We have discovered a serious security flaw in the Java programming
language. This flaw exposes users of the Netscape Navigator web
browser to a risk of having their machine compromised; for example,
their data files could be read, deleted, or corrupted. We have been
able to exploit this flaw to successfully attack a machine in our own
Users can protect themselves from this risk by disabling Java until
the flaw is fixed. To disable Java, choose "Security Preferences"
from the "Options" menu in Netscape, then click the "Disable Java"
Java is designed to allow an executable computer program, called an
applet, to be attached to a page in the World Wide Web. When a user
browsing the Web visits that page, the applet is automatically
downloaded into the user's machine and executed.
The flaw we discovered allows a malicious applet to generate and
execute raw machine code. This means that the malicious applet can
perform any action that the victim can legally perform; for example,
it can read, delete, or corrupt the victim's files. Since applets are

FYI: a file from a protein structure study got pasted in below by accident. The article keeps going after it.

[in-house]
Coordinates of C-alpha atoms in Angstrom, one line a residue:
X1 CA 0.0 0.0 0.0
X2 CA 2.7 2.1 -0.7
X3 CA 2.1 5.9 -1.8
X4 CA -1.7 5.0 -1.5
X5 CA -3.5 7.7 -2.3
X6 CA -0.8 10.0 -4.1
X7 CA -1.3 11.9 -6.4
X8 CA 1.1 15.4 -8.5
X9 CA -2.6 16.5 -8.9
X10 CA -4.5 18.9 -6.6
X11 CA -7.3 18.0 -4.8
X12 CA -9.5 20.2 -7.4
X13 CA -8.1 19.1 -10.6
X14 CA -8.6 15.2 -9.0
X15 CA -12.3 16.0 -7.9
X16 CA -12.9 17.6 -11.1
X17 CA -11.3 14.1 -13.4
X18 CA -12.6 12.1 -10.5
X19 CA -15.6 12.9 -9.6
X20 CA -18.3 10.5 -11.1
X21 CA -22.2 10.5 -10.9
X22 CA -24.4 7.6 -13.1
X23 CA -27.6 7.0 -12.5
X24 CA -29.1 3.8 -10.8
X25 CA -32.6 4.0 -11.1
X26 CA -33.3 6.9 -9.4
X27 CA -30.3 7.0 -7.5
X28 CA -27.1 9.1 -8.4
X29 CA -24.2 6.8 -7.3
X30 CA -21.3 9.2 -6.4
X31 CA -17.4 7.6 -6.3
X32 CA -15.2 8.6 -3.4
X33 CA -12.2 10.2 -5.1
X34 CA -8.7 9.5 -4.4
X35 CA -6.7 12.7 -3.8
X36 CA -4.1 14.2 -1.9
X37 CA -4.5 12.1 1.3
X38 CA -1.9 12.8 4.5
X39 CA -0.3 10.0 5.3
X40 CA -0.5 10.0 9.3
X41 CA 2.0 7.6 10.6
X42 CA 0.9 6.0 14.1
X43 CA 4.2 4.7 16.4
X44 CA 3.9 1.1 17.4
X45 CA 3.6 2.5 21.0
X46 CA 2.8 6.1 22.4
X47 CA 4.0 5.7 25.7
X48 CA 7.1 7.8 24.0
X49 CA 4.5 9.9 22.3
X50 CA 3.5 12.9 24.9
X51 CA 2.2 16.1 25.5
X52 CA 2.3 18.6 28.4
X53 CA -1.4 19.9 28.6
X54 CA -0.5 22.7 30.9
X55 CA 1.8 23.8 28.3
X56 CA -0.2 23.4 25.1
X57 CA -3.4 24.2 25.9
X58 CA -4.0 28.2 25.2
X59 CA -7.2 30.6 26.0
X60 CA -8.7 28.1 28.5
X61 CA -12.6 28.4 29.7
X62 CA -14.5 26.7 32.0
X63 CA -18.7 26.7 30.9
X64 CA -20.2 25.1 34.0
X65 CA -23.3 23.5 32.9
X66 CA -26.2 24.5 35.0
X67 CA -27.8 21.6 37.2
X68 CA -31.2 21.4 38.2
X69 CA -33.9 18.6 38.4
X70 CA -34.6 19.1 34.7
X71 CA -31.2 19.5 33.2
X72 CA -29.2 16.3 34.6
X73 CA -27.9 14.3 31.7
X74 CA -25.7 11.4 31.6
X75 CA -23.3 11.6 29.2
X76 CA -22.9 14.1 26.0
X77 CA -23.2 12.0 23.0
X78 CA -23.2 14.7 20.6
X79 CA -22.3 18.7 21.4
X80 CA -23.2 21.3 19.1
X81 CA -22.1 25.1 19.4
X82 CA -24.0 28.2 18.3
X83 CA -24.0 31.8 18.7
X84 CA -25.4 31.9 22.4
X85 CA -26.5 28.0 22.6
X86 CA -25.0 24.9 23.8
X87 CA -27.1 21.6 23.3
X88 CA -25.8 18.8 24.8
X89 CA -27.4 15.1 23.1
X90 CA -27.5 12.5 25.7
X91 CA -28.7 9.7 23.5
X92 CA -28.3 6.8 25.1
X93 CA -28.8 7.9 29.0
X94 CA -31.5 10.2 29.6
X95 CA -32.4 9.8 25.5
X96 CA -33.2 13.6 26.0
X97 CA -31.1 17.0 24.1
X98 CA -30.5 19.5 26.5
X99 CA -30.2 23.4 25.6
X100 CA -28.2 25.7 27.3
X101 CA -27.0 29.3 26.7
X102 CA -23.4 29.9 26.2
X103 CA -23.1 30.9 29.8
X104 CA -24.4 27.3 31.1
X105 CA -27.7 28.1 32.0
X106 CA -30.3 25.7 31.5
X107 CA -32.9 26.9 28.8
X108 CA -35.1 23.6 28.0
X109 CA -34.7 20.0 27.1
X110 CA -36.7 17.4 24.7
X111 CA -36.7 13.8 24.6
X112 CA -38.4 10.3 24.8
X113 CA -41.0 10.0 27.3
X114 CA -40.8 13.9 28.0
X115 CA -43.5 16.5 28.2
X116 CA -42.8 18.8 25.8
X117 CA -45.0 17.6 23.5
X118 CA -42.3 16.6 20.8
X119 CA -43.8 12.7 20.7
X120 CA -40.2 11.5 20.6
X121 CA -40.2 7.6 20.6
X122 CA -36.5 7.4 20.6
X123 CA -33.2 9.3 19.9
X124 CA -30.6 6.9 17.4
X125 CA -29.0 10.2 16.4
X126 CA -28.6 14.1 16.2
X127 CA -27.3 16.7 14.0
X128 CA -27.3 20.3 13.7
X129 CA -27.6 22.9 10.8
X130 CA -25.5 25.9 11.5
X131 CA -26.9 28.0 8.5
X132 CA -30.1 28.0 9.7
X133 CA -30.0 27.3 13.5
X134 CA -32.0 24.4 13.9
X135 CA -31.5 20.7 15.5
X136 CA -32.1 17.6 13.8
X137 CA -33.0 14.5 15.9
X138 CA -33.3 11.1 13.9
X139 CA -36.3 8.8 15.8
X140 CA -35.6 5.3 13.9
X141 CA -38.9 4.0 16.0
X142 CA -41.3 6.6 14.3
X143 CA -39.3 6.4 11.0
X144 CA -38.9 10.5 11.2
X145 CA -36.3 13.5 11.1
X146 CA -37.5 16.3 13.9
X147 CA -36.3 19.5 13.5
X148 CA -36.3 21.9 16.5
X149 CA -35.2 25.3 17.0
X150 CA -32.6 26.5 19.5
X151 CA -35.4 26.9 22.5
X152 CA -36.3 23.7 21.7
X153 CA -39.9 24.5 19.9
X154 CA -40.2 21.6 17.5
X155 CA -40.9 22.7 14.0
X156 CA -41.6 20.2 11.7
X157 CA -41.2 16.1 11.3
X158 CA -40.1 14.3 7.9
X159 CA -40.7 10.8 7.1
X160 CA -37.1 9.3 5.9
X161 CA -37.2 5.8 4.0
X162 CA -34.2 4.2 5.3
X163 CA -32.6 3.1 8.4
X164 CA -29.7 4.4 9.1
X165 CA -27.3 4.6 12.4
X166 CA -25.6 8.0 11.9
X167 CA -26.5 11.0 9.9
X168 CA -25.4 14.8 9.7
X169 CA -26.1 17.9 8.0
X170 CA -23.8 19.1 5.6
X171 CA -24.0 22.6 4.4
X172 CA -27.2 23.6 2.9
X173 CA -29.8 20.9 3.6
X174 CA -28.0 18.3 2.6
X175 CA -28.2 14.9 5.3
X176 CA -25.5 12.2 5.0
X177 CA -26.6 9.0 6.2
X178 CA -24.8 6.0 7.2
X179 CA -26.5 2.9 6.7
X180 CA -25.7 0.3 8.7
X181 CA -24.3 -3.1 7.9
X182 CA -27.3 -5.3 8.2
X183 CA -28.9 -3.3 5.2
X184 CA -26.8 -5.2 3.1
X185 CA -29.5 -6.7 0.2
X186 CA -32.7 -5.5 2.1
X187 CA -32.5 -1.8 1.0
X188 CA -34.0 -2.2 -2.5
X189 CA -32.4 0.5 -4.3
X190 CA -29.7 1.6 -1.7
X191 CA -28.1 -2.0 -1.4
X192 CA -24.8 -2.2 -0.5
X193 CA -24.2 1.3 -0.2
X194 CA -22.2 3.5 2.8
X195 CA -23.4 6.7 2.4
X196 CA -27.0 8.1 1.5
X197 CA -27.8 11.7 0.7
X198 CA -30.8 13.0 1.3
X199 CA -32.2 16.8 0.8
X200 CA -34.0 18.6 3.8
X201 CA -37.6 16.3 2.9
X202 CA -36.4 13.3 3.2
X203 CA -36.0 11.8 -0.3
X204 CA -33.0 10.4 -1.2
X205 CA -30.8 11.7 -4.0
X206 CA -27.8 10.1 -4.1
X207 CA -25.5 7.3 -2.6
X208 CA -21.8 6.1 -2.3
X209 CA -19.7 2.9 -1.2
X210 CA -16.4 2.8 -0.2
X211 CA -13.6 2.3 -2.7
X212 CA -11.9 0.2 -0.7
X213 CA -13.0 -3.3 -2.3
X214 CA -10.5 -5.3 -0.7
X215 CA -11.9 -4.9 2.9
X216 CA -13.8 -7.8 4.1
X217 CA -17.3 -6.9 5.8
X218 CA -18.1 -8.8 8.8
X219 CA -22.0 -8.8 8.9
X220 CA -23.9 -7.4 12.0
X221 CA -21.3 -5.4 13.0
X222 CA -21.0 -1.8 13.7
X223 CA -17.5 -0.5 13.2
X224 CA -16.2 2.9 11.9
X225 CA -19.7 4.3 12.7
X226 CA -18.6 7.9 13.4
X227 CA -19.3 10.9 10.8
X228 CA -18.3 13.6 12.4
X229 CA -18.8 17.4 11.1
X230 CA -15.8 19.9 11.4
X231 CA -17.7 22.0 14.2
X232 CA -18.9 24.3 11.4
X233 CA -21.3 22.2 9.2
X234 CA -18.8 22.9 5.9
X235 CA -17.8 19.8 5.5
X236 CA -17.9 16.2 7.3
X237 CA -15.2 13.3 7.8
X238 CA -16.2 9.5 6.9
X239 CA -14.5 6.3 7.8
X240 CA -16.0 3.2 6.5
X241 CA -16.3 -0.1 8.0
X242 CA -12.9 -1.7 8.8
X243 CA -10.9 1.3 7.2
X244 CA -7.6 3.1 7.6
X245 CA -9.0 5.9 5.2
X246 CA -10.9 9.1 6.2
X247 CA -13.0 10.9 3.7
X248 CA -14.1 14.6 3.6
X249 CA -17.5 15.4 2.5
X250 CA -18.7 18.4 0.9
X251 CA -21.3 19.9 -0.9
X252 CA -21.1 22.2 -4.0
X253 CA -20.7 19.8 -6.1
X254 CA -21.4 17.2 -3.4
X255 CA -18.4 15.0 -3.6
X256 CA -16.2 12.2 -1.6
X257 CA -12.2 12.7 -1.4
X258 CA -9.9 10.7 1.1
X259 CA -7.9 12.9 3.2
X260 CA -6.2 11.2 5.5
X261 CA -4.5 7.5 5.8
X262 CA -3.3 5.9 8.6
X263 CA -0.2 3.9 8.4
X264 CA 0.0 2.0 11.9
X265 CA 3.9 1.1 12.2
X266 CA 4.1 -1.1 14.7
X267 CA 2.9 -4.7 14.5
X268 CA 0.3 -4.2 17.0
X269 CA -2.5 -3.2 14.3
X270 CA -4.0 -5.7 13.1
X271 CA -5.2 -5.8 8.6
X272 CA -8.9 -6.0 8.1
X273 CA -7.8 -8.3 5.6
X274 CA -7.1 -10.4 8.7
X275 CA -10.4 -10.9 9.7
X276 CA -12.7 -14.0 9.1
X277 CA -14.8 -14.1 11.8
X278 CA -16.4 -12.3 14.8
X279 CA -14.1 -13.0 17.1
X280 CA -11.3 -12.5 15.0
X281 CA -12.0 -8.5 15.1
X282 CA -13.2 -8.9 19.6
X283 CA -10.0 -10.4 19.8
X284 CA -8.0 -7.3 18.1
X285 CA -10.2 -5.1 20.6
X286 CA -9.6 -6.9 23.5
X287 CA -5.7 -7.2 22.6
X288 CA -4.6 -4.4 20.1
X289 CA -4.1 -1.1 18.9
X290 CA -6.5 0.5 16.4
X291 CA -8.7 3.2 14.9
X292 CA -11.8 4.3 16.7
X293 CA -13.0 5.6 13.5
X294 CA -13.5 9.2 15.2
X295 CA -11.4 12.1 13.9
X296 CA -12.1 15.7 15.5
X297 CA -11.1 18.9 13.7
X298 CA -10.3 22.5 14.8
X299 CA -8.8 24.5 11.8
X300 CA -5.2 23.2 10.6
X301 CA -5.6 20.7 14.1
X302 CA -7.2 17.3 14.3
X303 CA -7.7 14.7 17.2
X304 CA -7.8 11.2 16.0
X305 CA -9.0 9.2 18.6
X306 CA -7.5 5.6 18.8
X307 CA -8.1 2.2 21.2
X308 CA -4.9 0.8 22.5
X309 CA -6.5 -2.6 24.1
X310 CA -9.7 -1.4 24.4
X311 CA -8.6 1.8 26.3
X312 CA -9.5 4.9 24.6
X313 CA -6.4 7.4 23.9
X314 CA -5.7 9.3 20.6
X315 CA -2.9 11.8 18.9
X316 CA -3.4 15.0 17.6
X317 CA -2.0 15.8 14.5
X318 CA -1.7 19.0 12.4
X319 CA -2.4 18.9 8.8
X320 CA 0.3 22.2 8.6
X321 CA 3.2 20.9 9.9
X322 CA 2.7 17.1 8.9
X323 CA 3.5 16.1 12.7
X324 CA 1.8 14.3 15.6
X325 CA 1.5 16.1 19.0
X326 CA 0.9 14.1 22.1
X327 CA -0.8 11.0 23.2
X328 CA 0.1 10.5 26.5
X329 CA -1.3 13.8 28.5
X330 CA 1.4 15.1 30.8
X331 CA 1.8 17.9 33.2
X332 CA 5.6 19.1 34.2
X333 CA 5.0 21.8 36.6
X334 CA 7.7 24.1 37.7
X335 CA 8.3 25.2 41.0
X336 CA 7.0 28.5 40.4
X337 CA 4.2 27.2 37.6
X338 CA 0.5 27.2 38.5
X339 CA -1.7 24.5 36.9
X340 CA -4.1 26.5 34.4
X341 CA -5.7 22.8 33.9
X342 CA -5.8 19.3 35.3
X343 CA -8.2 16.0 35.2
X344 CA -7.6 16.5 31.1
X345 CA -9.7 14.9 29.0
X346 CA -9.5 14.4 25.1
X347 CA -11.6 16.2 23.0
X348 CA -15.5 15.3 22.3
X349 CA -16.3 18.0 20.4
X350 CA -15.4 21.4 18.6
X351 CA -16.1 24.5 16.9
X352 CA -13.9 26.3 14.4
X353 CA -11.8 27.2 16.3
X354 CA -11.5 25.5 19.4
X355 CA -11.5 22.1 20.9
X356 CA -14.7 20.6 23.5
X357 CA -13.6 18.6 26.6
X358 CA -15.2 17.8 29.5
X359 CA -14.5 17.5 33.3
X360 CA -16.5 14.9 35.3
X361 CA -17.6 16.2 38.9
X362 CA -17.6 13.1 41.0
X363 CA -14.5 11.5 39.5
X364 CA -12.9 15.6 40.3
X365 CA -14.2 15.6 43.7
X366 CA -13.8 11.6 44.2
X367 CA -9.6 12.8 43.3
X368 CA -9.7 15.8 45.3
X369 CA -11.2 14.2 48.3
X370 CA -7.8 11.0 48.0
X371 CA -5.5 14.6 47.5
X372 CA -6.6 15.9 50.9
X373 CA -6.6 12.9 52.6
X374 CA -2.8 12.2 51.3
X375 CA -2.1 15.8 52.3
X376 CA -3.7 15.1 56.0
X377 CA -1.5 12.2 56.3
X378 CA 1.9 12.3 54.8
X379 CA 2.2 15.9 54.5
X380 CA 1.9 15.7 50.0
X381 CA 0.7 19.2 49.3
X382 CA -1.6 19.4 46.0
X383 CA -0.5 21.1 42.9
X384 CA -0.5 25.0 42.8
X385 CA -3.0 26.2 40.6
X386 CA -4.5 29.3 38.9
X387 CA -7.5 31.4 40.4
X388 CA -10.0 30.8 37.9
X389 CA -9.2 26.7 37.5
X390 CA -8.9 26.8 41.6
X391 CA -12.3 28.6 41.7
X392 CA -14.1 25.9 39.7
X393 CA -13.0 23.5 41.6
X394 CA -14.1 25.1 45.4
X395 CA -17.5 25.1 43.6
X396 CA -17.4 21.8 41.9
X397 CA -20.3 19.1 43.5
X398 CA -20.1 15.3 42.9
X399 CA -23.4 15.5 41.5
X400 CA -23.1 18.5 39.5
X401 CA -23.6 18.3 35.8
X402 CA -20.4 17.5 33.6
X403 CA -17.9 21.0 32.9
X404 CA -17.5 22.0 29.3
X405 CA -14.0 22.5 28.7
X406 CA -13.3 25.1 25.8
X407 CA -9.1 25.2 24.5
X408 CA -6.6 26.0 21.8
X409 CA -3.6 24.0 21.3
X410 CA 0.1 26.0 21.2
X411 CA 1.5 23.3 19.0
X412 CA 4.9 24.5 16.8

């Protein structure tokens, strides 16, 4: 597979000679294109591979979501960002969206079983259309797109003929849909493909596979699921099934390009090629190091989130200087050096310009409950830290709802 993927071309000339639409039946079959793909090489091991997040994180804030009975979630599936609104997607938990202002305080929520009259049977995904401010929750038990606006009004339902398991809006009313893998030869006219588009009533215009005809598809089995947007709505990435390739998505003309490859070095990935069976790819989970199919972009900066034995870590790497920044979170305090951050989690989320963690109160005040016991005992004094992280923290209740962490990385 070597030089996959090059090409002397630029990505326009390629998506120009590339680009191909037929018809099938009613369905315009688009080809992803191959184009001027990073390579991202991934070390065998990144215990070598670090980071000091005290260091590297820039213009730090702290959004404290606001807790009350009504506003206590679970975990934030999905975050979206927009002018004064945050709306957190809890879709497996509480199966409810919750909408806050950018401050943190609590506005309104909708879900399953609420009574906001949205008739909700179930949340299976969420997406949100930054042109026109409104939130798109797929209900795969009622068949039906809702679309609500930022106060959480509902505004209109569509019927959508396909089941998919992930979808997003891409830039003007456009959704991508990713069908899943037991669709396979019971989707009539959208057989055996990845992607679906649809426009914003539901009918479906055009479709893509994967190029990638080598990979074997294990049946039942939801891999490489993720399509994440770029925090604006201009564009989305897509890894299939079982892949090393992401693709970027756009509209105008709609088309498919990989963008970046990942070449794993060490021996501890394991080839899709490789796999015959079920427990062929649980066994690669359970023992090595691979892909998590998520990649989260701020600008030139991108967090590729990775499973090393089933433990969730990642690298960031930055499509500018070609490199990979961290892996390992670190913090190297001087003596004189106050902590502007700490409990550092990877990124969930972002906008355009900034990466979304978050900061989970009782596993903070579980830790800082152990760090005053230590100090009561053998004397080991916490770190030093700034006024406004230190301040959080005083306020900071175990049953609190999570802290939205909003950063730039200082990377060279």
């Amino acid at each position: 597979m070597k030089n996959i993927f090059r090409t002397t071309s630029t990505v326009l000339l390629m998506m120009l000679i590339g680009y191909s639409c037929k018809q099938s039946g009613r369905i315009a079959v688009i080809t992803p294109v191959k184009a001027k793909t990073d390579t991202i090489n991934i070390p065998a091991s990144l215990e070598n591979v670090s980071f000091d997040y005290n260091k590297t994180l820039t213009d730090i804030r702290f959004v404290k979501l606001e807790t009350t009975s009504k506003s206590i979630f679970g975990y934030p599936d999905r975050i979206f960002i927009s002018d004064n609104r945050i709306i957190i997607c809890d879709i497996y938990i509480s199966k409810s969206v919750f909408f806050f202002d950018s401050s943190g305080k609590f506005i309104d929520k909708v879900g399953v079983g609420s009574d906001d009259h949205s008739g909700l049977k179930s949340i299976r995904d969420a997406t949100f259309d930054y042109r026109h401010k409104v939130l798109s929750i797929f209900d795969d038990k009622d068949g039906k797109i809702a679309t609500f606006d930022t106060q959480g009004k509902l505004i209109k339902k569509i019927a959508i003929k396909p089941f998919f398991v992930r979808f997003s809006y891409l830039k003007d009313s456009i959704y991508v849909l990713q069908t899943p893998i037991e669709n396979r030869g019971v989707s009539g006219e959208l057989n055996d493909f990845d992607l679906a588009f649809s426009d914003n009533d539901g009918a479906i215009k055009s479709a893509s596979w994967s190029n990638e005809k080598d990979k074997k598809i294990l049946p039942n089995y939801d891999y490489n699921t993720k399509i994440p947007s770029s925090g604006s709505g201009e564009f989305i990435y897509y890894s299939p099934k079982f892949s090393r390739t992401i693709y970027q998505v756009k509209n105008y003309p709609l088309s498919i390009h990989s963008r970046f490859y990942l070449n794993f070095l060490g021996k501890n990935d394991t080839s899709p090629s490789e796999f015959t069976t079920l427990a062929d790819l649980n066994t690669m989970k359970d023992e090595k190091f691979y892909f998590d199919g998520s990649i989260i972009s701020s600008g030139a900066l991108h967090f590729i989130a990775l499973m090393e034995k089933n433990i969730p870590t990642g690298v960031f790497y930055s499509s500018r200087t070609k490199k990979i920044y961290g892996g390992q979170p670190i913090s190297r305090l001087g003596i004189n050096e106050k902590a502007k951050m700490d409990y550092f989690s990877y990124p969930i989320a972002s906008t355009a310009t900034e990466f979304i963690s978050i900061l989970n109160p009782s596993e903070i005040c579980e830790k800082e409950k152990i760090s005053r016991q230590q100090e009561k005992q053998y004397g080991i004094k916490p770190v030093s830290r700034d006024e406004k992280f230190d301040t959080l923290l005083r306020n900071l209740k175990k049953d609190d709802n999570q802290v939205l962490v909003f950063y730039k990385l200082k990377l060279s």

loaded and run automatically as a side-effect of visiting a Web page,
the result is that an unscrupulous person could "booby-trap" his Web
page so that anyone visiting the page has his machine compromised. A
malicious applet could spread like a virus by attaching itself to the
Web pages of its victims, thus making it difficult to trace the
original source of the attack.
At present we are not releasing technical details about the flaw, in
order to prevent unscrupulous persons from exploiting it. We will
announce the full details later; some of the details also appear
in our paper analyzing the security of Java,
Security: From HotJava to Netscape and Beyond, in the 1996 IEEE Symposium on Security and
The existence of security flaws in Java does not imply that other,
competing systems are more secure. We chose to study Java because it
is the best-known system for attaching programs to Web pages. We
suspect that if competing systems were subjected to the same level of
scrutiny, they would also be found to have flaws. Building a secure
mechanism for embedding executable programs in Web pages is an
extremely difficult task.
[Note that the "security enhancements" announced by Netscape in
version 2.01 of Netscape Navigator do not fix this flaw. They fix two
separate flaws found previously, one
found by us and independently by Steve Gibbons, and
found by David Hopwood.]